Last week, CBR News brought you superstar artist Jae Lee's take on the February-launching, five-issue Dynamite Entertainment miniseries "Dead Irons," for which Lee supplies titillating cover artwork while also serving as the title's Art Director. Today we turn to illustrator Jason Shawn Alexander, the proverbial young gun of "Dead Irons" and a talent Jae Lee says is destined for comic book stardom.
"Dead Irons" follows the Irons siblings - four bounty hunters cursed by a variety of classic supernatural monster afflictions - who tear through the Old West, taking no prisoners in their quest for cold hard cash. But when one sibling, Silas, turns away from the path, his quest to stop Jesse (a gentleman vampire), Annie (a ghostly gal) and Colt (a wild west werewolf) turns bloody, and Jason Shawn Alexander wouldn't have it any other way, particularly in the case of the harrier Irons child.
"My favorite monster has always been a werewolf," explained the artist, who has most recent work is Dark Horse's "Abe Sapien: The Drowning" with Mike Mignola. "'The Howling,' 'American Werewolf in London,' etc. I love them. Since I was a kid, the transformation scenes always just excited me. I can see giving Colt a little more center stage whenever he's written into the story."
Crafting the scenes for Alexander and Lee to interpret stands longtime licensed comics scripter James Kuhoric, perhaps best known for his body of "Army of Darkness" work, but delivering his first original concept with "Dead Irons." Alexander says the writer's script holds more surprises for readers than merely the surface chills and thrills. "James has written these characters very well. The other siblings have this vibe to them that seems more wild and surface. Silas, even when he's introduced, you can tell has so much going on with him. This isn't a shallow horror book," Alexander remarked. "It has great elements where I get to really have fun, visually, but there are layers to these characters. This will be a greatly human book, as well as visually exciting. This story is written in a very mature light. It doesn't throw everything at you at once. I respect that. I love that kind of build in stories."
An avid horror aficionado whose personal Blood and Whisky blog is often adorned with photos of his terror-themed oil paintings, Alexander also professed his love of the American western and noted that his work on "Dead Irons" draws inspiration from across the breadth of that genre. "'Appaloosa' was amazing, but 'The Good, the Bad and the Ugly' has been playing over and over for me," Alexander said. "All horror influences me. It's the perfect medium for any comics artist. It's a storytelling method that focuses on every shot. Timing and mood are present during every second. That's comics, plain and simple. All that being said, if I could ever create a comic that makes me feel the same way I feel when I watch 'Jacob's Ladder' I'll die happy."
Playing an equally strong role in Alexander's work on "Dead Irons" is Jae Lee, whose art direction involved crafting character designs for the family of monsters, although Lee's aesthetic outlook in general may carry the strongest impact. "I'm a fan of Jae's work," Alexander explained. "His last 'Hellshock' series was one of my favorite books. You could see some true genuine feelings and thoughts coming out in that story. I gravitate to anything that seems genuine, and his work really stood out to me. As he put it, he and I share a lot of the same aesthetics. He's an artist and he trusts my work. So basically he says go nuts. I think we both just like seeing how this thing is coming along."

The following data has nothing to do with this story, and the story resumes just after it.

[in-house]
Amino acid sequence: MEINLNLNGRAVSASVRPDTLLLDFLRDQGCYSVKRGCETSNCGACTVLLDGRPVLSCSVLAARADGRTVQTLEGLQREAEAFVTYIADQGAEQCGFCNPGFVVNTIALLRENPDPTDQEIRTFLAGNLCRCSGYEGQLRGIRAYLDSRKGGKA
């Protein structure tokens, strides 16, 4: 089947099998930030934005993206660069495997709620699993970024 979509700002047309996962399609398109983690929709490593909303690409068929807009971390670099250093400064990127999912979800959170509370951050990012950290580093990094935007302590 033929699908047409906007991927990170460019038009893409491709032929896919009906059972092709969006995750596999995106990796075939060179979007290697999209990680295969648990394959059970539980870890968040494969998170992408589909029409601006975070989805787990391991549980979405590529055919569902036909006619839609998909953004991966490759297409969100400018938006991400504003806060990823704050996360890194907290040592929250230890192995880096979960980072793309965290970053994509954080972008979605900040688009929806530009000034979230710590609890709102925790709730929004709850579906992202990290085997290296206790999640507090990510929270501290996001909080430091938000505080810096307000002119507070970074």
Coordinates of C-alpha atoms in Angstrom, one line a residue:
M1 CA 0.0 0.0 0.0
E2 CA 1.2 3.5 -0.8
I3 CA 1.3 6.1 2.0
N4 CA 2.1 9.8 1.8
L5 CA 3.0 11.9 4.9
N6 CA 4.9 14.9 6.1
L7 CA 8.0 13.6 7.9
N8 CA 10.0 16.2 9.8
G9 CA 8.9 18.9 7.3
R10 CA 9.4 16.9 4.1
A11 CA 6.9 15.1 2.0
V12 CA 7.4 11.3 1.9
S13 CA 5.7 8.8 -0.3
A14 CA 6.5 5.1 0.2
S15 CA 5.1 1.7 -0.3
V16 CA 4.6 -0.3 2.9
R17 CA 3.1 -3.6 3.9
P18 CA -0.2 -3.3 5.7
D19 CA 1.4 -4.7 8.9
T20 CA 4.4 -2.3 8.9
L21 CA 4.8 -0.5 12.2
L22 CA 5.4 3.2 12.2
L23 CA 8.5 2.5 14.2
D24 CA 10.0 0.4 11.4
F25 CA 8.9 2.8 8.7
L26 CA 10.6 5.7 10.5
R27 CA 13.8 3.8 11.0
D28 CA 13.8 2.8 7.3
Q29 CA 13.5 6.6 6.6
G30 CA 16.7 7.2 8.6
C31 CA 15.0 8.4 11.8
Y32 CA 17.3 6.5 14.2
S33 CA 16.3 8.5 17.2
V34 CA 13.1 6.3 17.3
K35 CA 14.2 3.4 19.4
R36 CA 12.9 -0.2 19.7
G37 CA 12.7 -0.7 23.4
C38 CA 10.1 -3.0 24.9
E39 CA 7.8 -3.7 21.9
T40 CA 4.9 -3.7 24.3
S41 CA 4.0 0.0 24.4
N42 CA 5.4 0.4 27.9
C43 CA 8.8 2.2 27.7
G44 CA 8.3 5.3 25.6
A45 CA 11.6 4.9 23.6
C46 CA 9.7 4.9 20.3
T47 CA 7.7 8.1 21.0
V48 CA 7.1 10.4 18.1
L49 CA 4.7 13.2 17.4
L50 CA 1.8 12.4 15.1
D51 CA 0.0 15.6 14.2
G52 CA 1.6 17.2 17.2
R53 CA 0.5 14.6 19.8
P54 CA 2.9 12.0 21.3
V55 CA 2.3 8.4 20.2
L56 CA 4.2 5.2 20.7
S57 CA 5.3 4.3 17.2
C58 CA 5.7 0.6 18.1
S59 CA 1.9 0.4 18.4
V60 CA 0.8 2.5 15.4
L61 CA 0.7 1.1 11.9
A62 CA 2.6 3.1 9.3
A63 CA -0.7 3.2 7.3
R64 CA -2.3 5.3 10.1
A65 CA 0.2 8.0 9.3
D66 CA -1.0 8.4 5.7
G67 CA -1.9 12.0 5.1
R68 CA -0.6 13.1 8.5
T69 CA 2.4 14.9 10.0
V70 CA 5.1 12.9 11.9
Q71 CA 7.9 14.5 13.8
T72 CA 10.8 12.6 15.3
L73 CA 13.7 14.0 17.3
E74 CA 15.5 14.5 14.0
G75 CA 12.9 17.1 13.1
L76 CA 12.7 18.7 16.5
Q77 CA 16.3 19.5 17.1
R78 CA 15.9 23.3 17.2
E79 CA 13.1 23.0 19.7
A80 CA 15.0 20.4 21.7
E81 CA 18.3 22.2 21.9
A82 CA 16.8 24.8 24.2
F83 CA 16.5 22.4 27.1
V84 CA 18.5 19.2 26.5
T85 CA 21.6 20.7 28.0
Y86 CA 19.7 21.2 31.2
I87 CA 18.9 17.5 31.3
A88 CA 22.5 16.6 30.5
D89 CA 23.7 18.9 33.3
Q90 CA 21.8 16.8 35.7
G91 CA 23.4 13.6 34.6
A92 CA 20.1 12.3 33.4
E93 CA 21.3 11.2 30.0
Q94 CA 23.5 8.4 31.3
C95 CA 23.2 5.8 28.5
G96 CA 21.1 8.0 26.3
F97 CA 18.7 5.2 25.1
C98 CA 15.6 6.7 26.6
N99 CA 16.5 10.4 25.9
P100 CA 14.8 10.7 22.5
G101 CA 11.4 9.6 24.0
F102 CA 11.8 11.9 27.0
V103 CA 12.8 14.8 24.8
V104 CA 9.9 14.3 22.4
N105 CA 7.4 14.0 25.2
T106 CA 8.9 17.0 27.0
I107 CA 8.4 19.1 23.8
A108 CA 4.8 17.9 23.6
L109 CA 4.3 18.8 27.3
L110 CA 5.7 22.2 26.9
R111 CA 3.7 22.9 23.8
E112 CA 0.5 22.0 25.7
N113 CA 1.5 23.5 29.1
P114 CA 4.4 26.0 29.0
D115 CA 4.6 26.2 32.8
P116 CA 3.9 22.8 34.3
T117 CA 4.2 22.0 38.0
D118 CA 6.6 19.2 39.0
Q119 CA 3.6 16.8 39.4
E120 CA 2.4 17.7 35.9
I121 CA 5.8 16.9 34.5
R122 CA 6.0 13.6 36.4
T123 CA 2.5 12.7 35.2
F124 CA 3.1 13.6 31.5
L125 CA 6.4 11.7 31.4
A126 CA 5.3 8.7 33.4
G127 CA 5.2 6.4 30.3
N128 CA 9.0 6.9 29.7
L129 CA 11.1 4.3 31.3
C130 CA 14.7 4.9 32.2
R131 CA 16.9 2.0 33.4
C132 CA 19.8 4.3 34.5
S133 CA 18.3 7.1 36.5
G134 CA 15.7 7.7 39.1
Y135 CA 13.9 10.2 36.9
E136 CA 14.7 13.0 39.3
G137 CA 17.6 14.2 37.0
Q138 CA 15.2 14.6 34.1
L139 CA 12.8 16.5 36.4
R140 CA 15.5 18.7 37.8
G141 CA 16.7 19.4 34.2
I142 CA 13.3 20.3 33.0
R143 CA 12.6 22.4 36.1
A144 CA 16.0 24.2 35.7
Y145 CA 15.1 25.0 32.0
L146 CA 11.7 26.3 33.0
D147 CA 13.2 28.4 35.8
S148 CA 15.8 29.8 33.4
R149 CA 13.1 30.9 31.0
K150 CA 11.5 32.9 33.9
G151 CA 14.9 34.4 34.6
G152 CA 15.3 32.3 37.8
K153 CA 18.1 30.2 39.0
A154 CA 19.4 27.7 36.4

From early panels Alexander has previewed online, "Dead Irons" is coming along with a violent, messy visual style equal to the drastic drama inherent in the story. Alexander's results are born from a wide variety of techniques and approaches that are culled from his work as a painter while remaining firmly planted in the traditional comic creator's toolbox.
"Primarily, I'm penciling and inking the book, though I work on larger water color stock paper," the artist said of his creative process. "If there is anything more I do that is representative of my personal work is that I still shoot models for my panels to keep things more genuine and interesting for me. Life drawing is key. It helps keep characters more human and unique. I also work with quills, ink, acrylic, white out, charcoal, and razor blades. Anything that helps get the right effect across.
"For coloring, I do a more modern form of the older blue-line method. I print out my pages on water color paper and hand-color them in acrylic paint and scan them, again, to place the line art on top."
But for all the gloom and doom that sweep into the pages of "Dead Irons," Alexander promised entertainment was priority one for the creative team, from the western stalking weirdoes that make up the Irons family to the little people who get caught in the crossfire. "As far as I can tell, right now, humans play the same role as the towns themselves," he said. "They exist, they help give the right atmosphere, and really, they both just get butchered. Again. This is a fun story."
"Dead Irons" #1 goes on sale in February from Dynamite Entertainment.